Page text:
Five years after Mr Roach recorded the song, the Australian government launched a national inquiry into the Stolen Generations. He revealed that from 1910 to 1970, as many as 1 in 3 Indigenous children – many of them of mixed white and Indigenous ancestry – were removed from their communities and taken to churches and foster homes, assuming that a Western education was more humane. Many children were victims of physical and sexual abuse, according to the survey, which likened forced removal policies to genocide.

After more than a decade of campaigning by Mr Roach and other campaigners, Prime Minister Kevin Rudd issued a formal government apology in 2008, acknowledging what he described as ‘a great stain on the soul of the nation”. Last year, the Australian government agreed to pay around $280 million in reparations to survivors taken from their families.

“For years I walked around with this burden, not just of being removed, but of who I was removed from: my mother and my father,” Mr Roach told the Australian Broadcasting Corp. in 2018. “It felt like I was carrying them with me for years, on my back. When the apologies came, it was like the weight had changed and I felt light. For me, it was as if they had been set free – dad returned as a black, red-bellied serpent and mum flew away as a wedge-tailed eagle,” a central figure in Aboriginal mythology.

Archibald William Roach was born in the rural town of Mooroopna, Victoria, on January 8, 1956. One of seven children, he was living in Framlingham, not far from where he died, when he and some of his siblings were taken to a foster home. Officials attempted to westernize her, including attempting to comb her hair flat, and falsely told her that her parents had died in a house fire.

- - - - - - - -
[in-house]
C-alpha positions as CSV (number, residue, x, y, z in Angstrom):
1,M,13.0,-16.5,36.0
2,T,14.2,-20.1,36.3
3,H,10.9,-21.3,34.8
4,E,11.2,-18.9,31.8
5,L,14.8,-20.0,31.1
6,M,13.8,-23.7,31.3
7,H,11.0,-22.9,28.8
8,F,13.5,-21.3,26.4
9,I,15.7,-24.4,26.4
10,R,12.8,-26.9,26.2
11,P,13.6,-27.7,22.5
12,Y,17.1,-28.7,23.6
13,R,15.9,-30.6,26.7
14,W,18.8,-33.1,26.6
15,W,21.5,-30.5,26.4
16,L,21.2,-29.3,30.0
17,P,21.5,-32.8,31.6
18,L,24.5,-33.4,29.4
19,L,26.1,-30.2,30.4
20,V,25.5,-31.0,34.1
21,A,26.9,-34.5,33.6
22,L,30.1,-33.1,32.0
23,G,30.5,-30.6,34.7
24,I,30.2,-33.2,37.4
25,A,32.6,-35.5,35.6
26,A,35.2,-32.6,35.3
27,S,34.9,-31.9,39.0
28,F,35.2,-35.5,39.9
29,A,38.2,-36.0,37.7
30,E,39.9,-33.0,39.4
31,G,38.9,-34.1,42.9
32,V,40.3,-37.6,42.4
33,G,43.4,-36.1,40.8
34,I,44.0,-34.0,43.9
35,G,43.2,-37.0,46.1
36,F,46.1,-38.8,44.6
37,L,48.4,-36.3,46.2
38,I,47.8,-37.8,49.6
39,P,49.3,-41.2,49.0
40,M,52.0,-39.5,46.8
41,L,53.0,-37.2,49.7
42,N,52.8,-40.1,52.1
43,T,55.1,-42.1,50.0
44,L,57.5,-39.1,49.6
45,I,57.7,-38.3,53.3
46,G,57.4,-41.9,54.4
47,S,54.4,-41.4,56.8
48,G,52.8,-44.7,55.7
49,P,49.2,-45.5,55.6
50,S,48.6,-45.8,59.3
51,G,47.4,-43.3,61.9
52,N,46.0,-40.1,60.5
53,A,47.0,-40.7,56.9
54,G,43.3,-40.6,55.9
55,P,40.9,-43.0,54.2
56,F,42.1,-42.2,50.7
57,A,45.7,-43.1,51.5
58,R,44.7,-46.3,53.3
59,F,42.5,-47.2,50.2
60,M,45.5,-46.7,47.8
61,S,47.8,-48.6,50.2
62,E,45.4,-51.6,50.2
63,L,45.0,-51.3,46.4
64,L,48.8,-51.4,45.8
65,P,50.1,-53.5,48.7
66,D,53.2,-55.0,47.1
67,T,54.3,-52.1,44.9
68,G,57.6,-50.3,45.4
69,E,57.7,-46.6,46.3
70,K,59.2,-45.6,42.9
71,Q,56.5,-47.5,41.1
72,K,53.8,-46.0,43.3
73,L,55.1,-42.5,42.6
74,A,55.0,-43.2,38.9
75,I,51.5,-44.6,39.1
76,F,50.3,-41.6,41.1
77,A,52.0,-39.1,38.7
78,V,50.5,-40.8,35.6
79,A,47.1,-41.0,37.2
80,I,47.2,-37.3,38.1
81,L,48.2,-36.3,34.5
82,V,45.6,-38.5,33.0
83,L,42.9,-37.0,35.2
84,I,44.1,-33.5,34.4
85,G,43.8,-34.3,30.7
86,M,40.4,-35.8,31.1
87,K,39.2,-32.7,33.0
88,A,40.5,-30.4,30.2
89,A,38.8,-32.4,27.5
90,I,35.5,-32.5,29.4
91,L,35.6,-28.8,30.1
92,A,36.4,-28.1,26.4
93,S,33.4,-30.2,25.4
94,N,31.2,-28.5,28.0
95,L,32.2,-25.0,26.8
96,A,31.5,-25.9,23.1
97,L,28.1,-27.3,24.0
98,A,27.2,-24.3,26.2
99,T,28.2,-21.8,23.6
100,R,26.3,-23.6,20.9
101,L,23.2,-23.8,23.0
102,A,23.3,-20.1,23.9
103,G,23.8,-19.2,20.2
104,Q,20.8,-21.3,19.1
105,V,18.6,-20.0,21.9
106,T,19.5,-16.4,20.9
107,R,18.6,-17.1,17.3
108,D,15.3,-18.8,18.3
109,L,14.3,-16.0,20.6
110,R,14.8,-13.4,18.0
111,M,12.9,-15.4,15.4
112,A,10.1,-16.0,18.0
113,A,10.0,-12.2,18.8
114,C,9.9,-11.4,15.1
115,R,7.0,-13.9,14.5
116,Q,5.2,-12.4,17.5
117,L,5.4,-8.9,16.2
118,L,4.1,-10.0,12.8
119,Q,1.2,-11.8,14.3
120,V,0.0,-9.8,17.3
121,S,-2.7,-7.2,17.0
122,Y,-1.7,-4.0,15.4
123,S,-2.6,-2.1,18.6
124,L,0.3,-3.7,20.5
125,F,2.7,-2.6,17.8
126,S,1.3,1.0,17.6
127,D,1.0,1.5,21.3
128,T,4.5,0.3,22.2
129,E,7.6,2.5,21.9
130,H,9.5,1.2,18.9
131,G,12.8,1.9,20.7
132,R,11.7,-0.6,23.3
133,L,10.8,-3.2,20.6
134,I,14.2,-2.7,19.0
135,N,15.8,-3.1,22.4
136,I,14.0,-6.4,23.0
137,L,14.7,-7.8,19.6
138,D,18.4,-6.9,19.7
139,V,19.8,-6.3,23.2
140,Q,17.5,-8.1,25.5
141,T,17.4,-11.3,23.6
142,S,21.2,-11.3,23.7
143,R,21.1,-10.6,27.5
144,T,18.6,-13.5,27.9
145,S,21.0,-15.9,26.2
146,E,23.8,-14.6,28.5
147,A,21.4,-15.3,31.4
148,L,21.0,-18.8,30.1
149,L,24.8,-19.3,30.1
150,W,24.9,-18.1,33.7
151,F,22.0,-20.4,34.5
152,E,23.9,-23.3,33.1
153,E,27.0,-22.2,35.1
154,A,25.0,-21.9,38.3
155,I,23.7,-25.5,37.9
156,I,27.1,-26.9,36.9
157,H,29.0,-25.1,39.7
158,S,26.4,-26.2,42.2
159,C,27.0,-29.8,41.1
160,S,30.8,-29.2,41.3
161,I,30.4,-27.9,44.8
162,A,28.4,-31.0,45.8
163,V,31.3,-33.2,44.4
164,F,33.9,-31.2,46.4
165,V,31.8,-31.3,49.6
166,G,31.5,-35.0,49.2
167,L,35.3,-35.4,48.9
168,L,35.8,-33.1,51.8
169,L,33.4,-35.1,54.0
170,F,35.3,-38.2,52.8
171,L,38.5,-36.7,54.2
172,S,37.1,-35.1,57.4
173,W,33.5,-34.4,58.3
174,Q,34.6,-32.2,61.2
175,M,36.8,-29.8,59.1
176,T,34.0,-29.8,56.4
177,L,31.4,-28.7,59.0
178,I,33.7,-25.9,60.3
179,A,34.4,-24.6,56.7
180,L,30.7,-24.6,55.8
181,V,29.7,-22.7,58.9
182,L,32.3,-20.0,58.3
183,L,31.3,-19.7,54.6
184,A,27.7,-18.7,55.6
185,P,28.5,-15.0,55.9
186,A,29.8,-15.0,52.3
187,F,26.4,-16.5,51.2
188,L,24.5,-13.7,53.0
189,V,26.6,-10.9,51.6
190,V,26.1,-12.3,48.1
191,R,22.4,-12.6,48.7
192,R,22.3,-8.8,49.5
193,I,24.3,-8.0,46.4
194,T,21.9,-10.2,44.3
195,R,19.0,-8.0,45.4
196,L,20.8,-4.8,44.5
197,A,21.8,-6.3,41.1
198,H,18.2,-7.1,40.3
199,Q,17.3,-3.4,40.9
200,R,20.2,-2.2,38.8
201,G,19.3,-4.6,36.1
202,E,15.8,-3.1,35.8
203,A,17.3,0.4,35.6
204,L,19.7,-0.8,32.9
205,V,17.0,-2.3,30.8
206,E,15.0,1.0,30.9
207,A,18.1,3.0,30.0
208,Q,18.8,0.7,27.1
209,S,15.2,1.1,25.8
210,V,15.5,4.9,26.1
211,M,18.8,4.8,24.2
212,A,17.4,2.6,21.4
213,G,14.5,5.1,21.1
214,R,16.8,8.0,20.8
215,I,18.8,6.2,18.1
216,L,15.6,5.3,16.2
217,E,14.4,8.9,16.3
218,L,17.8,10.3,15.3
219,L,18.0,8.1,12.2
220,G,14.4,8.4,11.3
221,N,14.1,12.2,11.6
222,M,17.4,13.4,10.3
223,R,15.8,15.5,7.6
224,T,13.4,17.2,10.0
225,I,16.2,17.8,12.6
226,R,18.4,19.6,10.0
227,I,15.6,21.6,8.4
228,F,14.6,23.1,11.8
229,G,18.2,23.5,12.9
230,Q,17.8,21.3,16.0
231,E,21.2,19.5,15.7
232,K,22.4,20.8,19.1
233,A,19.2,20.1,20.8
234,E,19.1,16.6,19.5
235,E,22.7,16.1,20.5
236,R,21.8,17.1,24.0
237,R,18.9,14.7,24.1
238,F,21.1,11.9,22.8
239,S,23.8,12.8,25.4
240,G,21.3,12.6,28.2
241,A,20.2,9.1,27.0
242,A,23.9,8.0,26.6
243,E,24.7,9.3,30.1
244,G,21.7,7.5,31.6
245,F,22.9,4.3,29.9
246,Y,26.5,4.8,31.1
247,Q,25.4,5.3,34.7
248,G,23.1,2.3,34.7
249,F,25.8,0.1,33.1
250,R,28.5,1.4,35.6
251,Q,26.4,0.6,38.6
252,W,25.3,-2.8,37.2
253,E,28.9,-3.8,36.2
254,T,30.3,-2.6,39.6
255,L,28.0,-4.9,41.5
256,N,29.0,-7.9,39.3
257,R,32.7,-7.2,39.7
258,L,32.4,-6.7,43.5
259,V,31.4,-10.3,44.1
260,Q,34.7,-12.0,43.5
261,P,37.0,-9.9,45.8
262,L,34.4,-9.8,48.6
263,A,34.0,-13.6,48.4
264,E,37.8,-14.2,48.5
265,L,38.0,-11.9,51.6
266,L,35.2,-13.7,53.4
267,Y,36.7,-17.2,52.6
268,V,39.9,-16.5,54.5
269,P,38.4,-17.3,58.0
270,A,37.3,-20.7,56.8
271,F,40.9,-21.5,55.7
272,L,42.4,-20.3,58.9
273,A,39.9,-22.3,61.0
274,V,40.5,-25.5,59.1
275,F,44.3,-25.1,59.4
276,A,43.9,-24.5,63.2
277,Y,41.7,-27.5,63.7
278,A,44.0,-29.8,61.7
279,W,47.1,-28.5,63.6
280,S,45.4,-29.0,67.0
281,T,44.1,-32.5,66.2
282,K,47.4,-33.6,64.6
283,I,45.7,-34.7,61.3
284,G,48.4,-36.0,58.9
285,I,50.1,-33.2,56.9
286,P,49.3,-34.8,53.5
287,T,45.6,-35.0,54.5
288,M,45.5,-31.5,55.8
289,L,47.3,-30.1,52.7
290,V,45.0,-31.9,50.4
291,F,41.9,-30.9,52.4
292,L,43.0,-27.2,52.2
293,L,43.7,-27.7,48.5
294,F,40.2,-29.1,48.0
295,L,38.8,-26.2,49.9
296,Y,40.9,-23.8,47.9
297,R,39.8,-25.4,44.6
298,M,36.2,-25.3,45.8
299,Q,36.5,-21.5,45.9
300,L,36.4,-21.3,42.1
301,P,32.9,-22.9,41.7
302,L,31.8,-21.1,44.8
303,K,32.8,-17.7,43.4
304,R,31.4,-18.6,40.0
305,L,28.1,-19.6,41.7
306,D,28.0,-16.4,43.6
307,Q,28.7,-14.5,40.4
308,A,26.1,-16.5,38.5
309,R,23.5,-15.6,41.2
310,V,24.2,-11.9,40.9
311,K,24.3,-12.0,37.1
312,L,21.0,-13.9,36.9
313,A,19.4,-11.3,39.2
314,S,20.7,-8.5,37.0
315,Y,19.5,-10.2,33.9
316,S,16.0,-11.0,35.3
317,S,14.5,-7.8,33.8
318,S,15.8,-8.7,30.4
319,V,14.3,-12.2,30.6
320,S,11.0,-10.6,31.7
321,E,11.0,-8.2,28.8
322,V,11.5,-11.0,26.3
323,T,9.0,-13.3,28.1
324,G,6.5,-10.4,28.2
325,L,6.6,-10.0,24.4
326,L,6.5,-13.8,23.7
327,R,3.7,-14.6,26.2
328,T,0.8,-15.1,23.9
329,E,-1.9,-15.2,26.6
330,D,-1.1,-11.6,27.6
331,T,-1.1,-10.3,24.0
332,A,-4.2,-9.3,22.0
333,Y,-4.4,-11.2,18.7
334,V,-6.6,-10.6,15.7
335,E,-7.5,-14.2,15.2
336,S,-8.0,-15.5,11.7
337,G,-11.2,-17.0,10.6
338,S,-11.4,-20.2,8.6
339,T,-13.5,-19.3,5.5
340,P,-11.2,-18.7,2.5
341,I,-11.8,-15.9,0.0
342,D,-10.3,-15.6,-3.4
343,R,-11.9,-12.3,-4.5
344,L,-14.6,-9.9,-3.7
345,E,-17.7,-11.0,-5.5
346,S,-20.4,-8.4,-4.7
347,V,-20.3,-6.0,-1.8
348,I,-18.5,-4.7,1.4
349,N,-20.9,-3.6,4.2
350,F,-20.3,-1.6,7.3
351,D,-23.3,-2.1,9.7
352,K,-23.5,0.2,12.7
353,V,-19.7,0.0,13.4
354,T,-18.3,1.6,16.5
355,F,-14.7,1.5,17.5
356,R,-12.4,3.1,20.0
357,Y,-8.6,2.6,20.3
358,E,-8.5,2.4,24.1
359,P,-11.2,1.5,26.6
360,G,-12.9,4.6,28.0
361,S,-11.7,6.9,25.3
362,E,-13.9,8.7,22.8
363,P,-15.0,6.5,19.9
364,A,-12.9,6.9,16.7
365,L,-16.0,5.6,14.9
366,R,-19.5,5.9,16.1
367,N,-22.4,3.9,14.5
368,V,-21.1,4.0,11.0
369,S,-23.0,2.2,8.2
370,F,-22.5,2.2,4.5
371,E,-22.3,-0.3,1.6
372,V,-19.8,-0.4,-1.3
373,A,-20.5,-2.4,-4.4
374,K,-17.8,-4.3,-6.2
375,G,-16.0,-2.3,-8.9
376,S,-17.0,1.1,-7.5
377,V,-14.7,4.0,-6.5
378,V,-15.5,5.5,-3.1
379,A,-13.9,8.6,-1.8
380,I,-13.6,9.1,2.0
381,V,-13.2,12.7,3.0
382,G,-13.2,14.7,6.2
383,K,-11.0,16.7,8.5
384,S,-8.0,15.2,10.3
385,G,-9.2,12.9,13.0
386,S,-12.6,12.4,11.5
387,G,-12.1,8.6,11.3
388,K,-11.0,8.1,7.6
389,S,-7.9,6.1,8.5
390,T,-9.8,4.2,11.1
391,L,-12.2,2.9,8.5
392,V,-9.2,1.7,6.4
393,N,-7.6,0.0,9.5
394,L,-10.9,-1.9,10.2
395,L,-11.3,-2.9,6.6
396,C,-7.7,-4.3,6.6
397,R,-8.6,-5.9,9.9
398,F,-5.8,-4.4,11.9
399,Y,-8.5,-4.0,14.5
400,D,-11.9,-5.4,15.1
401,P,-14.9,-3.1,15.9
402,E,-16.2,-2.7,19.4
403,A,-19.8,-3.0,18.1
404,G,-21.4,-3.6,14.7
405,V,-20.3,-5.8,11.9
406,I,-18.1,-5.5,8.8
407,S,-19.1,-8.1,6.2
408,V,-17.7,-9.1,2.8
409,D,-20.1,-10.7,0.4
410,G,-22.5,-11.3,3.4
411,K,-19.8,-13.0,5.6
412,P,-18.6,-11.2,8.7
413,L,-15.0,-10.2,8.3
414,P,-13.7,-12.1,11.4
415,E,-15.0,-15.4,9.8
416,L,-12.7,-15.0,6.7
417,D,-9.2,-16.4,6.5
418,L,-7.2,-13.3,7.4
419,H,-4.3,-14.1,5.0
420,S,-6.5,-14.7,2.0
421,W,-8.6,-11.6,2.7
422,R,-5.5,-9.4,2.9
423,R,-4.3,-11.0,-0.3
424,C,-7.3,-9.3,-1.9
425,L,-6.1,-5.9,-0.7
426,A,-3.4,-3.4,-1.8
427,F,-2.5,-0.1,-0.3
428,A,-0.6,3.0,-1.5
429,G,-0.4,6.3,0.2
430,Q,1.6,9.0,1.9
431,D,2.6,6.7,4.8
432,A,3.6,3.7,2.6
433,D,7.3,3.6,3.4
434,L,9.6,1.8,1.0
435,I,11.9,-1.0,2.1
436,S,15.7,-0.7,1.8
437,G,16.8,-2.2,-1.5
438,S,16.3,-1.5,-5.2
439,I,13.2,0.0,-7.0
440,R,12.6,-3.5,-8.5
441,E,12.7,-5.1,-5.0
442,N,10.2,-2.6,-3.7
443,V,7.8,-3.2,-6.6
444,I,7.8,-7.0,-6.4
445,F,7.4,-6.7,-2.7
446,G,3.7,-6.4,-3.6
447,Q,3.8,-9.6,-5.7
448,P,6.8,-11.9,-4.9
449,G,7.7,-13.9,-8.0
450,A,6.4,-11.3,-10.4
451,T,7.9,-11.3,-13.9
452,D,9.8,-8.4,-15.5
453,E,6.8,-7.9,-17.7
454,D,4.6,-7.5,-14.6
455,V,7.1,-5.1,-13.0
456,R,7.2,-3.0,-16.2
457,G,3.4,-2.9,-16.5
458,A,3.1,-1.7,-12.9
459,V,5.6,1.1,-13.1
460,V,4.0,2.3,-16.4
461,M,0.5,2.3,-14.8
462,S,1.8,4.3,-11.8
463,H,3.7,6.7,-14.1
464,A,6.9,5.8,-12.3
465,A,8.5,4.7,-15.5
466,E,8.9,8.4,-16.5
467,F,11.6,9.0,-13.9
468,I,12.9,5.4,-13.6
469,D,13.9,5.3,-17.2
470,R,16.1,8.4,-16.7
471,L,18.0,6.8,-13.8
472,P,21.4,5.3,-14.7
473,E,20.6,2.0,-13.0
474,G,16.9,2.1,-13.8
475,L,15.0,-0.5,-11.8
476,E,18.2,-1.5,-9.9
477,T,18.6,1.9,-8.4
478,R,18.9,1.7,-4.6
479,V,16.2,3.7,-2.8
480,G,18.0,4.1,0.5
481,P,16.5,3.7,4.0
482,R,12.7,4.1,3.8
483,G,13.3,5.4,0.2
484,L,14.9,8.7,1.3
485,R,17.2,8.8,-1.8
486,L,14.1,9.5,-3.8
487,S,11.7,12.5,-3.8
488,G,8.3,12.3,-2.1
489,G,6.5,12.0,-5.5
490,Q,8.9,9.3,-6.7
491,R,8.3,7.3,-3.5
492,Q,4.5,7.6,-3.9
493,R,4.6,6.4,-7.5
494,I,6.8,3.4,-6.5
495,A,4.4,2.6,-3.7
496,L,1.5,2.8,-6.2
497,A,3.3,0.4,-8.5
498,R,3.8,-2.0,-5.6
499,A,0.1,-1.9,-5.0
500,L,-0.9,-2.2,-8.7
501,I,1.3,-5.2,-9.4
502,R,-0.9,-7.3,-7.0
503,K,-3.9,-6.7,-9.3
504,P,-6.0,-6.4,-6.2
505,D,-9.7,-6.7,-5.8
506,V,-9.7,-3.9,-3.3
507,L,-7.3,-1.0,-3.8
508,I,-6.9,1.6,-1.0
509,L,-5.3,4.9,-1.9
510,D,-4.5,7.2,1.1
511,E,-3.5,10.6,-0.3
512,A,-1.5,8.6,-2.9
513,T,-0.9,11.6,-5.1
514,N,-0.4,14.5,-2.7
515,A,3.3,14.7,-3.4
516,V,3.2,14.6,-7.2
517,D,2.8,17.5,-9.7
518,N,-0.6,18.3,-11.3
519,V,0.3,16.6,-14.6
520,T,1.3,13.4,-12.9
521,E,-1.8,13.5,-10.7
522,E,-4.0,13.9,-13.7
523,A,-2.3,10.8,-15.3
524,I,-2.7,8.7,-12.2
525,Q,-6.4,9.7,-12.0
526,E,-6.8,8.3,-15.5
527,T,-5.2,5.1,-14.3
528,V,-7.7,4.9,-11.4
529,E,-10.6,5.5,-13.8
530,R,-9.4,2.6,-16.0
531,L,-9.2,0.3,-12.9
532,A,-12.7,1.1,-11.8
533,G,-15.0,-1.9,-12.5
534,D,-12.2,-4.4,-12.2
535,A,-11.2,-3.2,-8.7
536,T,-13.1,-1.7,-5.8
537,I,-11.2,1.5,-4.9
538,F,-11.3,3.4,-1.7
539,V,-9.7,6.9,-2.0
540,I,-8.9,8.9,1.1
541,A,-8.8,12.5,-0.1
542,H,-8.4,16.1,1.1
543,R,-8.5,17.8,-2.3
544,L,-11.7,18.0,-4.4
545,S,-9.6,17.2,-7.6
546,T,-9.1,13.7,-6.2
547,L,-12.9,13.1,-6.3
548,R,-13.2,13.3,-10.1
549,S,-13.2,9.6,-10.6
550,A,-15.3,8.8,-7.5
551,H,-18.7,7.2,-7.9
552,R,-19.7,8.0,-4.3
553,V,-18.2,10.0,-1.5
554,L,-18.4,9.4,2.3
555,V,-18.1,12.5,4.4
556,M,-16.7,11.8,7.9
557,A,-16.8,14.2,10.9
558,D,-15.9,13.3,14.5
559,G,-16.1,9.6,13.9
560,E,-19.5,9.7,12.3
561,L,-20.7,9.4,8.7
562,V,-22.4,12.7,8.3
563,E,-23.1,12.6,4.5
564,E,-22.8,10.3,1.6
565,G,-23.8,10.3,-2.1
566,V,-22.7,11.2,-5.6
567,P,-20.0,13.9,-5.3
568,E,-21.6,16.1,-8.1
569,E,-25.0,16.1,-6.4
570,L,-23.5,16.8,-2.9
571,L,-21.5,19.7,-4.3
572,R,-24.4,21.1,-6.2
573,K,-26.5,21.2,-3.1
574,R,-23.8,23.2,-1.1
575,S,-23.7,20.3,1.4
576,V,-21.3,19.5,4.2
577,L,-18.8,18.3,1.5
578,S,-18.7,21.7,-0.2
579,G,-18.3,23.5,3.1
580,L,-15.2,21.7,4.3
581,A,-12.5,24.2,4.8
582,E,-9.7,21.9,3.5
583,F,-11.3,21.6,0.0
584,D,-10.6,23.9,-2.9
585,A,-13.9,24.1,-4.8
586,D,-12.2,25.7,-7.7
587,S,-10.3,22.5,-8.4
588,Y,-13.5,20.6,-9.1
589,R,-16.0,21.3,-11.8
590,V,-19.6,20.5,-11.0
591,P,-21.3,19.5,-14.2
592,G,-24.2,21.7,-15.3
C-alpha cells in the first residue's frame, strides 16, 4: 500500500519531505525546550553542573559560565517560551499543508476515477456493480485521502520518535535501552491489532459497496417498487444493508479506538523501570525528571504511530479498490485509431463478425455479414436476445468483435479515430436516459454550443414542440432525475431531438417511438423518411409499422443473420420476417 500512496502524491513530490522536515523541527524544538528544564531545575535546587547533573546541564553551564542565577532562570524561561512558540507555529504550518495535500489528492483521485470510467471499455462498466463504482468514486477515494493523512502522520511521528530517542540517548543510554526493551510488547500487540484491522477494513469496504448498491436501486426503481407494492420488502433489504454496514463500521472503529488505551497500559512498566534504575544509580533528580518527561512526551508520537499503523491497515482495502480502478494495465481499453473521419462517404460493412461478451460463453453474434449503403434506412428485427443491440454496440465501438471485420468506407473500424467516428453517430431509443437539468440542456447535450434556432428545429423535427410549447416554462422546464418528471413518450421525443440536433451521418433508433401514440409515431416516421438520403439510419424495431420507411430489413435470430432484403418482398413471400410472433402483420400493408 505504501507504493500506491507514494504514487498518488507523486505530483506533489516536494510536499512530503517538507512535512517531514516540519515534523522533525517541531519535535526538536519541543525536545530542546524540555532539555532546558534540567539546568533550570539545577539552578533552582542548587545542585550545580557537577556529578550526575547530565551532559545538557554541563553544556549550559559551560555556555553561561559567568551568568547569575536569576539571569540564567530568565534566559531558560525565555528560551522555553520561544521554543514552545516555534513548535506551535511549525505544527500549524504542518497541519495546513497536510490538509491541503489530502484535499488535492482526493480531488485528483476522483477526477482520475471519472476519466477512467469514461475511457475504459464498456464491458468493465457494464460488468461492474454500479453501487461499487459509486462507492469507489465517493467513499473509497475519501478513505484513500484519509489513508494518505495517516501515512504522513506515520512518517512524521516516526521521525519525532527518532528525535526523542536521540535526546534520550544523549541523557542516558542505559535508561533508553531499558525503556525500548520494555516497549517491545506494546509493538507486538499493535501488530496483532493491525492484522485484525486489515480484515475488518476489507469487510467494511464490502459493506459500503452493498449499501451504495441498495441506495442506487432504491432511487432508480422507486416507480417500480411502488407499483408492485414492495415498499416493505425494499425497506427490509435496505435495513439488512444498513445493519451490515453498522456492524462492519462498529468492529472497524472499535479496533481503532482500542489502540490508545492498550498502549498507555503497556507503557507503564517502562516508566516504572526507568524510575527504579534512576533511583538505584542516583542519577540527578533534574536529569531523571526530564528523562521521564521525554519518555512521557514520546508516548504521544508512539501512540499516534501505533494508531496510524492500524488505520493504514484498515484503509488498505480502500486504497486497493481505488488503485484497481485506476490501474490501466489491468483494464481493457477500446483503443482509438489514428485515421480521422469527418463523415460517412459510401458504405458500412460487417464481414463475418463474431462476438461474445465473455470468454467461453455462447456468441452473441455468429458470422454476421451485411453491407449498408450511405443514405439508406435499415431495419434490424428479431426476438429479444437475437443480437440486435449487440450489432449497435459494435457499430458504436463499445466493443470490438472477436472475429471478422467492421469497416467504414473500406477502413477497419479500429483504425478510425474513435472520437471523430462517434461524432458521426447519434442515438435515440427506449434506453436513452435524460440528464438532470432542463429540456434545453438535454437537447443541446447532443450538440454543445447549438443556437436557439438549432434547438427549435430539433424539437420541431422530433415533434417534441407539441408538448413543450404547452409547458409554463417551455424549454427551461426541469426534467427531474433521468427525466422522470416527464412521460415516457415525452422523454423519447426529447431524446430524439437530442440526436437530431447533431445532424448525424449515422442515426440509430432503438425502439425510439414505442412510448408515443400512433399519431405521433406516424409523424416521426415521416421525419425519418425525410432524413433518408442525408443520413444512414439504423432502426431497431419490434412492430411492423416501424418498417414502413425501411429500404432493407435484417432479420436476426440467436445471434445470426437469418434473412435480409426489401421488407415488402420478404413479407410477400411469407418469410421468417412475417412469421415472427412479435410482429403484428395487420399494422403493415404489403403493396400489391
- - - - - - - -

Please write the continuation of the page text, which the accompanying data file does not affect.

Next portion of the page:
Mr Roach was adopted by Scottish immigrants in Melbourne, whom he described as kind and loving. But “there was always a restlessness inside me, like a fault line waiting to break,” he recalls. Around the age of 14, he received a letter from a little-known sister, Myrtle, telling him that their mother had died the previous week. He left home and spent the next 14 years searching for information about his past, eventually reuniting with two sisters and other relatives.

Homeless as a teenager in Sydney, he met Ruby Hunter, another Aboriginal musician who had also been taken from her family. They became musical partners, got married and called each other “dad” and “mom”, terms of endearment they used in the absence of their biological parents.

By the late 1980s they had formed a band, the Altogethers, and moved to Melbourne, where Mr Roach’s performance on a local TV show caught the eye of guitarist Steve Connolly, who played with the band. Kelly, the Messengers. Together, Kelly and Connolly produced Mr. Roach’s debut album, which won two ARIA Awards, the equivalent of an Australian Grammy.

Mr. Roach said he was initially uncomfortable with the spotlight, and for a time considered quitting music. He continued after receiving encouragement from Hunter, who told him, “It’s not all about you, Archie Roach. How many Blackfellas do you expect to get for recording an album?

His latest records include ‘Jamu Dreaming’ (1993), ‘Looking for Butter Boy’ (1997) and ‘Tell Me Why’ (2019), which accompany his memoir of the same name. When the coronavirus pandemic forced him to cancel what was supposed to be his final concert tour, he sat down at his kitchen table and re-recorded songs from his debut album, releasing the new version as “The Songs of Charcoal Lane” (2020).

Mr Roach was made a Member of the Order of Australia in 2015 and inducted into the ARIA Hall of Fame in 2020. Survivor information was not immediately available.

Hunter died of a heart attack in 2010 aged 54, and Mr Roach was still mourning his loss when he suffered a stroke which left him temporarily paralyzed on his right side. The following year, he was diagnosed with cancer which caused him to lose half a lung. Still, he continued to play, aided by supplemental oxygen.

He often said that every time he played “Took the Children Away” he let go of a little pain. “I still feel the pain, every day,” he told Time magazine. “Sometimes it threatens to swallow me up. But I’m not going to let it destroy me. Eventually, he said, that pain would go away for good.